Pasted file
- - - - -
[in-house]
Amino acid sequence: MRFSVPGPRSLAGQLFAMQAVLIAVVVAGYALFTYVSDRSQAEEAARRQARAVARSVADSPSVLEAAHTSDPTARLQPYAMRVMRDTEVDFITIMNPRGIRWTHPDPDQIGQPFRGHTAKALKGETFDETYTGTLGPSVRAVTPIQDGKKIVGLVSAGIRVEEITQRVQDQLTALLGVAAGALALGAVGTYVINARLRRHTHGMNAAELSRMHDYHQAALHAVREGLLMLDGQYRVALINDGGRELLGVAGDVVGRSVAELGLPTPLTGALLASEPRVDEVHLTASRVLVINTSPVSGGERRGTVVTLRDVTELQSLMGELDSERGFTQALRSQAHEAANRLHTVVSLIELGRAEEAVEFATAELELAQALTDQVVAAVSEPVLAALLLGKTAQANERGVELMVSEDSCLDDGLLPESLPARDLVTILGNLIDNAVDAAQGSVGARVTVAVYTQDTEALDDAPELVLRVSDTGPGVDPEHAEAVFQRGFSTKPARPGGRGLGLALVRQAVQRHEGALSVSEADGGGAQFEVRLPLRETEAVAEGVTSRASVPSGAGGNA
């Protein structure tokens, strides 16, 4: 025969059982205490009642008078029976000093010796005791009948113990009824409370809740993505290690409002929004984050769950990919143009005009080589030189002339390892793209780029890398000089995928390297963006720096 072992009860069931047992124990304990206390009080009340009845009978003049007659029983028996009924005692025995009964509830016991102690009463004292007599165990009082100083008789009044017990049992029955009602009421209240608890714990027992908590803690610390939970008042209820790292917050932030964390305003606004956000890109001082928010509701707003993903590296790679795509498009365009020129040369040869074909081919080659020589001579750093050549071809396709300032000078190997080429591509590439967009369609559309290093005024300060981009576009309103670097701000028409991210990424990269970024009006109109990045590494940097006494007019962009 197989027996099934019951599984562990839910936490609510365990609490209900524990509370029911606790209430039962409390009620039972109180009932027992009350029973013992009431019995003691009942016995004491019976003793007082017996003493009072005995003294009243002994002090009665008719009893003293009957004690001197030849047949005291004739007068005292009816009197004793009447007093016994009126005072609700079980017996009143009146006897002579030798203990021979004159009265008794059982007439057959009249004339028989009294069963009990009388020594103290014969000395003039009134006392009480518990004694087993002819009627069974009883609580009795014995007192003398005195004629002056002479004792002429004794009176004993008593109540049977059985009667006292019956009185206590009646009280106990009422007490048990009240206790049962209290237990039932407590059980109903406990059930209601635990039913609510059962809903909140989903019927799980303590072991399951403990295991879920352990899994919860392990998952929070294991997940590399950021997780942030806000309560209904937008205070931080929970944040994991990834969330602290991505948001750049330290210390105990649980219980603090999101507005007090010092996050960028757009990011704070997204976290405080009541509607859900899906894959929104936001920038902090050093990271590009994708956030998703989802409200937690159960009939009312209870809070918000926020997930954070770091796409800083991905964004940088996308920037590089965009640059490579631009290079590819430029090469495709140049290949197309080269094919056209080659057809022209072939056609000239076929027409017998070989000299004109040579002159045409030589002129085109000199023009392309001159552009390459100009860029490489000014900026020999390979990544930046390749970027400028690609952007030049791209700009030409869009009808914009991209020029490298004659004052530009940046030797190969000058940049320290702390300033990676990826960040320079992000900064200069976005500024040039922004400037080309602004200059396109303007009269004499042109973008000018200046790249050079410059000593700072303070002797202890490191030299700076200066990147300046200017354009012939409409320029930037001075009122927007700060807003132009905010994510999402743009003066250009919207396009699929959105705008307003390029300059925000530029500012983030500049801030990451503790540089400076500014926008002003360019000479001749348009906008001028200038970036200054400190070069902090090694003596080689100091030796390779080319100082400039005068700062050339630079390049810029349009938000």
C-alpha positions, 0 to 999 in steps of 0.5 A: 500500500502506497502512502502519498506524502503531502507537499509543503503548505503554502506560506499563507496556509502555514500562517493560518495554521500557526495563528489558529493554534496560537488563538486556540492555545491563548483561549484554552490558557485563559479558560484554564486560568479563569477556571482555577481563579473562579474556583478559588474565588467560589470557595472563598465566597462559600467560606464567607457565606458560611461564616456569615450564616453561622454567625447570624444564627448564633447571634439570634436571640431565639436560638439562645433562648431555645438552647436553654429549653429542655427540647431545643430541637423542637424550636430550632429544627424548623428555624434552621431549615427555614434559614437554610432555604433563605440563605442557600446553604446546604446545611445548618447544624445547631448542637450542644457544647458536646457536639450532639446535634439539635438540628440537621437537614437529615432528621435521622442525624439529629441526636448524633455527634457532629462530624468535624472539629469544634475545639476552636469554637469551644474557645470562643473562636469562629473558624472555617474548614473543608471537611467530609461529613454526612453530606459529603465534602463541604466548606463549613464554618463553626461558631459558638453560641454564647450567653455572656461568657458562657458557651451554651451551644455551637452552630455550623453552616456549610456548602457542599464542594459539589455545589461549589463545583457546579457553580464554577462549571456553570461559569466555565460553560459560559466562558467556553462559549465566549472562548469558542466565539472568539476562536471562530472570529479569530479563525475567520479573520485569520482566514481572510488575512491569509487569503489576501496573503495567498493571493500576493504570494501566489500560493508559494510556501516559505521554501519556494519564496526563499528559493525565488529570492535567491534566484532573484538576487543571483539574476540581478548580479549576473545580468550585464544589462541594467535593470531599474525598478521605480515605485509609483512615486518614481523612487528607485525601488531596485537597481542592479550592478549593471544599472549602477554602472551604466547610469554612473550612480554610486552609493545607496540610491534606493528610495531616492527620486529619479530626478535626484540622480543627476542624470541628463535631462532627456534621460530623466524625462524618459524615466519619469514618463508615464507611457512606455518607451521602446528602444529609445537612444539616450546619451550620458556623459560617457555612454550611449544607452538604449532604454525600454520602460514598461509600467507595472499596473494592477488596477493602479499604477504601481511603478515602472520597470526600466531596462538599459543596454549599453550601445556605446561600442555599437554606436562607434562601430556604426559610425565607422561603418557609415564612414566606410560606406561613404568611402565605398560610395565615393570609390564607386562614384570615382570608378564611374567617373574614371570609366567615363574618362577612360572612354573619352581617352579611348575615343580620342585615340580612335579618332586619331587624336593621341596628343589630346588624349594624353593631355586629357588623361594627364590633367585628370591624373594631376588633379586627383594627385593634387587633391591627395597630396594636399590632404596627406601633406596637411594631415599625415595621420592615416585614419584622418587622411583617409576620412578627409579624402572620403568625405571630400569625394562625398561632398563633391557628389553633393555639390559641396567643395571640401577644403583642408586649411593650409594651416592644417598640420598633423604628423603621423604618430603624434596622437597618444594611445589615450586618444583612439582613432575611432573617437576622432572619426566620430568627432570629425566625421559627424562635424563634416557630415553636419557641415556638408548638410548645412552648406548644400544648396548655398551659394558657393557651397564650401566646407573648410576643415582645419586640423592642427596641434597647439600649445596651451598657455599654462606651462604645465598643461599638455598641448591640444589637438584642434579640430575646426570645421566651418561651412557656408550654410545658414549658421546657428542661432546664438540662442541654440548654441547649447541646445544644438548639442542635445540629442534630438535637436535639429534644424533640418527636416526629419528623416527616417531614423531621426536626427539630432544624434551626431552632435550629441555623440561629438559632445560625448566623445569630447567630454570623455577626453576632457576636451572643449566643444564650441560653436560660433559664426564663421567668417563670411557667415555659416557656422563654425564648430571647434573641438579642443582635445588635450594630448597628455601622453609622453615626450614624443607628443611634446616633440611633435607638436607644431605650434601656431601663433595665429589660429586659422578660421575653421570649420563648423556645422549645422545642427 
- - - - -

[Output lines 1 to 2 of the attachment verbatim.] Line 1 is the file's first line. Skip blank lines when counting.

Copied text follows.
[in-house]
Amino acid sequence: MRFSVPGPRSLAGQLFAMQAVLIAVVVAGYALFTYVSDRSQAEEAARRQARAVARSVADSPSVLEAAHTSDPTARLQPYAMRVMRDTEVDFITIMNPRGIRWTHPDPDQIGQPFRGHTAKALKGETFDETYTGTLGPSVRAVTPIQDGKKIVGLVSAGIRVEEITQRVQDQLTALLGVAAGALALGAVGTYVINARLRRHTHGMNAAELSRMHDYHQAALHAVREGLLMLDGQYRVALINDGGRELLGVAGDVVGRSVAELGLPTPLTGALLASEPRVDEVHLTASRVLVINTSPVSGGERRGTVVTLRDVTELQSLMGELDSERGFTQALRSQAHEAANRLHTVVSLIELGRAEEAVEFATAELELAQALTDQVVAAVSEPVLAALLLGKTAQANERGVELMVSEDSCLDDGLLPESLPARDLVTILGNLIDNAVDAAQGSVGARVTVAVYTQDTEALDDAPELVLRVSDTGPGVDPEHAEAVFQRGFSTKPARPGGRGLGLALVRQAVQRHEGALSVSEADGGGAQFEVRLPLRETEAVAEGVTSRASVPSGAGGNA